segments. Each leg of the right triangle is the

geometric mean of the hypotenuse and the segment

of the hypotenuse that is adjacent to the leg.

(p. 529)

9.4 Pythagorean Theorem In a right triangle, the

square of the length of the hypotenuse is equal to the

sum of the squares of the lengths of the legs.

(p. 535)

9.5 Converse of the Pythagorean Theorem If the

square of the length of the longest side of a triangle

is equal to the sum of the squares of the lengths of

the other two sides, then the triangle is a right

triangle. (p. 543)

9.6 If the square of the length of the longest side of a

triangle is less than the sum of the squares of the

lengths of the other two sides, then the triangle is

acute. (p. 544)

9.7 If the square of the length of the longest side of a

triangle is greater than the sum of the squares of the

length of the other two sides, then the triangle is

obtuse. (p. 544)

9.8 45°-45°-90° Triangle Theorem In a 45°-45°-90°

triangle, the hypotenuse is 2 times as long as each

leg. (p. 551)

9.9 30°-60°-90° Triangle Theorem In a 30°-60°-90°

triangle, the hypotenuse is twice as long as the

shorter leg, and the longer leg is 3 times as long

as the shorter leg. (p. 551)

10.1 If a line is tangent to a circle, then it is

perpendicular to the radius drawn to the point of

tangency. (p. 597)

10.2 In a plane, if a line is perpendicular to a radius of a

circle at its endpoint on the circle, then the line is

tangent to the circle. (p. 597)

10.3 If two segments from the same exterior point are

tangent to a circle, then they are congruent. (p. 598)

10.4 In the same circle, or in congruent circles, two

minor arcs are congruent if and only if their

corresponding chords are congruent. (p. 605)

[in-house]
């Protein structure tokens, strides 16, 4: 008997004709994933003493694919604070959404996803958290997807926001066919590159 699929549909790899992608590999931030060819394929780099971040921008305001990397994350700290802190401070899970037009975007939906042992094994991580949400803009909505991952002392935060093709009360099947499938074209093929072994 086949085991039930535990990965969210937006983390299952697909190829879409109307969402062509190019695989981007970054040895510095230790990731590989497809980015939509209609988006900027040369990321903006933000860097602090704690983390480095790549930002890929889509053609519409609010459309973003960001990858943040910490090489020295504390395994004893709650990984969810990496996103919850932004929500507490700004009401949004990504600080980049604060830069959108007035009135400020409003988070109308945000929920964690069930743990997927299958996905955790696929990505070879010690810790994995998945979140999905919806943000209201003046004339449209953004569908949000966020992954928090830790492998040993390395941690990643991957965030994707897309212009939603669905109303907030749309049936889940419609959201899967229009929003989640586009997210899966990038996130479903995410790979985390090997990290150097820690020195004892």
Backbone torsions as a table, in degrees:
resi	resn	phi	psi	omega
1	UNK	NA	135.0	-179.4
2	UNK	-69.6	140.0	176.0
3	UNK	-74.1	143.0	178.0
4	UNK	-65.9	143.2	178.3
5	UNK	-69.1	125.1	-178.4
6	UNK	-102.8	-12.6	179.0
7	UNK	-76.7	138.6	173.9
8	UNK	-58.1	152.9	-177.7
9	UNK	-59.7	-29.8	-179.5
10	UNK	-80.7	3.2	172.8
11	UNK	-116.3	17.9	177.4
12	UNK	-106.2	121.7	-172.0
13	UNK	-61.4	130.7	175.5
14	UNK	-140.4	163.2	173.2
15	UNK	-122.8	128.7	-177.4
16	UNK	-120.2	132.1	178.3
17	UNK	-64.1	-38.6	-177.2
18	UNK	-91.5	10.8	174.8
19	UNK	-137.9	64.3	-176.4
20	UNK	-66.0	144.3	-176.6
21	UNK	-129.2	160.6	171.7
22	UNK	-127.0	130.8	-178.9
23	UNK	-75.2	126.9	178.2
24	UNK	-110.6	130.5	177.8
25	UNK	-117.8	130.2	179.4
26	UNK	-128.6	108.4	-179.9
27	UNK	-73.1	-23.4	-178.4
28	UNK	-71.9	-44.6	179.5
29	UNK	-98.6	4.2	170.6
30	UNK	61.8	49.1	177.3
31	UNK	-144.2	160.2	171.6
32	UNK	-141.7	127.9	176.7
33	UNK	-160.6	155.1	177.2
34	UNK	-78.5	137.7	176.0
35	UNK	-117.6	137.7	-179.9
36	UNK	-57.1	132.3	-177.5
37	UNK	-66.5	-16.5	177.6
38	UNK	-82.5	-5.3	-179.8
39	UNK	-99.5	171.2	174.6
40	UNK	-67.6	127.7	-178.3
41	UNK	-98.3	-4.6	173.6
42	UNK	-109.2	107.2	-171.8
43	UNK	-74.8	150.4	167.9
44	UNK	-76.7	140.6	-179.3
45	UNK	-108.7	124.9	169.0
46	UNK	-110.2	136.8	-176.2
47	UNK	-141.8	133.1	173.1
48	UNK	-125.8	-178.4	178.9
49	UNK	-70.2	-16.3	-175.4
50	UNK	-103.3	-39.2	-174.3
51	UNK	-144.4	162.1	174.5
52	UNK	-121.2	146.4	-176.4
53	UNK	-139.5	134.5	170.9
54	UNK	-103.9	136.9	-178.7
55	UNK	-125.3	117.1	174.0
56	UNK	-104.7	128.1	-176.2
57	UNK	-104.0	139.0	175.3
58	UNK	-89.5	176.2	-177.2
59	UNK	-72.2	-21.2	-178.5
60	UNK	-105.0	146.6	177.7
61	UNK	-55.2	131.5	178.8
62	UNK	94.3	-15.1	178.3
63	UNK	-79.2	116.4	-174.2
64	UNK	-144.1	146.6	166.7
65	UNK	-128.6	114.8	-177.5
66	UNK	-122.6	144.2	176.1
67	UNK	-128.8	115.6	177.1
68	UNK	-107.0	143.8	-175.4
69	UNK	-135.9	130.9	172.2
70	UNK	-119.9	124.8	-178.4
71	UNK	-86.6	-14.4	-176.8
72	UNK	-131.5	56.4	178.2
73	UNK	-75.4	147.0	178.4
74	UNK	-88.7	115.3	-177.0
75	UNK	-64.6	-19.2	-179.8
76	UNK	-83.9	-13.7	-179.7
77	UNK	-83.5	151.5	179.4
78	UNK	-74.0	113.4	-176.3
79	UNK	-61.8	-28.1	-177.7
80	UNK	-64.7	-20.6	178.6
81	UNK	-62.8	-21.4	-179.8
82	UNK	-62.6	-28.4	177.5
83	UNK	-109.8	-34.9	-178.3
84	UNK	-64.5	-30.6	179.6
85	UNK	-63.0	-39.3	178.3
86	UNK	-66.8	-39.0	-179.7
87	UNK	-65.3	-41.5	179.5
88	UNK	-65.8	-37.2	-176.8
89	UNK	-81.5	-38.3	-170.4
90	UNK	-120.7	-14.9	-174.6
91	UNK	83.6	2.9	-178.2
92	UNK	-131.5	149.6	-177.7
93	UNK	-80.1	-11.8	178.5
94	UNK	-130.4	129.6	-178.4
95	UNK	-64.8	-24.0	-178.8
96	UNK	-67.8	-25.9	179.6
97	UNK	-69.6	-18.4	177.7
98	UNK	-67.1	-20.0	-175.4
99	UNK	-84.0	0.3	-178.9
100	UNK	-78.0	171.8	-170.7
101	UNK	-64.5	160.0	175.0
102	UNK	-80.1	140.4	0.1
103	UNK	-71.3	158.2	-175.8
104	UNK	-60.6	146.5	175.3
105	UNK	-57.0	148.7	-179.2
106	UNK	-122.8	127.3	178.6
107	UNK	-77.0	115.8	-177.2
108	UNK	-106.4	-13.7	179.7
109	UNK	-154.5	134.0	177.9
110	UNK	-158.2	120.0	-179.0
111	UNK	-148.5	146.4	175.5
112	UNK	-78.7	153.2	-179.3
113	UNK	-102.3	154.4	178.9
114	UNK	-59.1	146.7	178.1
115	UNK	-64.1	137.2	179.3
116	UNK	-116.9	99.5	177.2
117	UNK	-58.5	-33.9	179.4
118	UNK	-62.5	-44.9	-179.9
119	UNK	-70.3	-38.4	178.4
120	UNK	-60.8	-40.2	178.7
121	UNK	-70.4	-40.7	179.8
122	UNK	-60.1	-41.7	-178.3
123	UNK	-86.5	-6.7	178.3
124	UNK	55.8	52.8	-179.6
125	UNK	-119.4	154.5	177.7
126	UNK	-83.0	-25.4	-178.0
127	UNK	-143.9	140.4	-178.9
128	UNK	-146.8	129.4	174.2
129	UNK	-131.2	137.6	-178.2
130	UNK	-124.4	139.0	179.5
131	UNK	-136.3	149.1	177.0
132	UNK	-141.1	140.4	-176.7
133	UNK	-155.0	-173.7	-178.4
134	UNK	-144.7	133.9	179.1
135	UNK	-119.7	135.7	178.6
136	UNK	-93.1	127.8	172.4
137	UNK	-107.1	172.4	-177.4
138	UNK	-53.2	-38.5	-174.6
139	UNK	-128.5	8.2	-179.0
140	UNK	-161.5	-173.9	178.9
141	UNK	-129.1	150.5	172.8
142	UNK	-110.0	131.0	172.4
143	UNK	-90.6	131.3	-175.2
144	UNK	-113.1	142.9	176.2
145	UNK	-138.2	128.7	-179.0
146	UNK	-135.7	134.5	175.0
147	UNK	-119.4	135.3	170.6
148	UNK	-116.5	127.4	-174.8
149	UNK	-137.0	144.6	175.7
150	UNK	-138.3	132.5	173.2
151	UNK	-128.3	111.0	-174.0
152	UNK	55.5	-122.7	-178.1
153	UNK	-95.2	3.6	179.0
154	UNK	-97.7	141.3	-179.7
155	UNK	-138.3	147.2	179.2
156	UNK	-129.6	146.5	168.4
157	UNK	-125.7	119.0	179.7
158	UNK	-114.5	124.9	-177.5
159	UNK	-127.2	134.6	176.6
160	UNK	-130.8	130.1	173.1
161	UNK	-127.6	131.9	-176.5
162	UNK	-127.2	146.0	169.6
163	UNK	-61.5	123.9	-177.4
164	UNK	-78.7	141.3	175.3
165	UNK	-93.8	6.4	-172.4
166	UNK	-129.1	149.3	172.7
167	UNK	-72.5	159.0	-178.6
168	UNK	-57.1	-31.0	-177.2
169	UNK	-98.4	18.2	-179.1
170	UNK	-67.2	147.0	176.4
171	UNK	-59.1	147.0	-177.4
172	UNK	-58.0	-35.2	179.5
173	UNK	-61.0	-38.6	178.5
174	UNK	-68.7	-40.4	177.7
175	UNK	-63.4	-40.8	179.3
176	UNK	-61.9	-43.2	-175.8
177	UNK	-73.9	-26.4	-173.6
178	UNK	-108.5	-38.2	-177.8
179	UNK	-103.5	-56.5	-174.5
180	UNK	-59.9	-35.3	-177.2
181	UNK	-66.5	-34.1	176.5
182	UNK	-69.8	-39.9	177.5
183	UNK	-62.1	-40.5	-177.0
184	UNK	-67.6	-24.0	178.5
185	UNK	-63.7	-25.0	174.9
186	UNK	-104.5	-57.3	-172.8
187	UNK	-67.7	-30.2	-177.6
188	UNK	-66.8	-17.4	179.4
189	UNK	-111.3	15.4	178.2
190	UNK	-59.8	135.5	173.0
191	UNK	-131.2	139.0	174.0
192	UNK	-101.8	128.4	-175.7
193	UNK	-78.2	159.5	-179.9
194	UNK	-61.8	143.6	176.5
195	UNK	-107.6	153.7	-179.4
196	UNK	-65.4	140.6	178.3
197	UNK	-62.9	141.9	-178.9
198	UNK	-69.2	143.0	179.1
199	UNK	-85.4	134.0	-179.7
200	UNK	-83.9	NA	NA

10.5 If a diameter of a circle is perpendicular to a chord,

then the diameter bisects the chord and its arc.

(p. 605)

10.6 If one chord is a perpendicular bisector of another

chord, then the first chord is a diameter. (p. 605)

10.7 In the same circle or in congruent circles, two

chords are congruent if and only if they are

equidistant from the center. (p. 606)

10.8 If an angle is inscribed in a circle, then its measure

is half the measure of its intercepted arc. (p. 613)

10.9 If two inscribed angles of a circle intercept the same

arc, then the angles are congruent. (p. 614)

10.10 If a right triangle is inscribed in a circle, then the

hypotenuse is a diameter of the circle. Conversely, if

one side of an inscribed triangle is a diameter of the

circle, then the triangle is a right triangle and the

angle opposite the diameter is the right angle.

(p. 615)

10.11 A quadrilateral can be inscribed in a circle if and

only if its opposite angles are supplementary.

(p. 615)

10.12 If a tangent and a chord intersect at a point on a

circle, then the measure of each angle formed is one

half the measure of its intercepted arc. (p. 621)

10.13 If two chords intersect in the interior of a circle,

then the measure of each angle is one half the sum

of the measures of the arcs intercepted by the angle

and its vertical angle. (p. 622)

10.14 If a tangent and a secant, two tangents, or two

secants intersect in the exterior of a circle, then the

measure of the angle formed is one half the

difference of the measures of the intercepted arcs.

(p. 622)

10.15 If two chords intersect in the interior of a circle,

then the product of the lengths of the segments of

one chord is equal to the product of the lengths of

the segments of the other chord. (p. 629)

10.16 If two secant segments share the same endpoint

outside a circle, then the product of the length of

one secant segment and the length of its external

segment equals the product of the length of the other

secant segment and the length of its external

segment. (p. 630)

10.17 If a secant segment and a tangent segment share an

endpoint outside a circle, then the product of the

length of the secant segment and the length of its

external segment equals the square of the length of

the tangent segment. (p. 630)

Entry filed under: Geometry, Personal Notes. Tags: .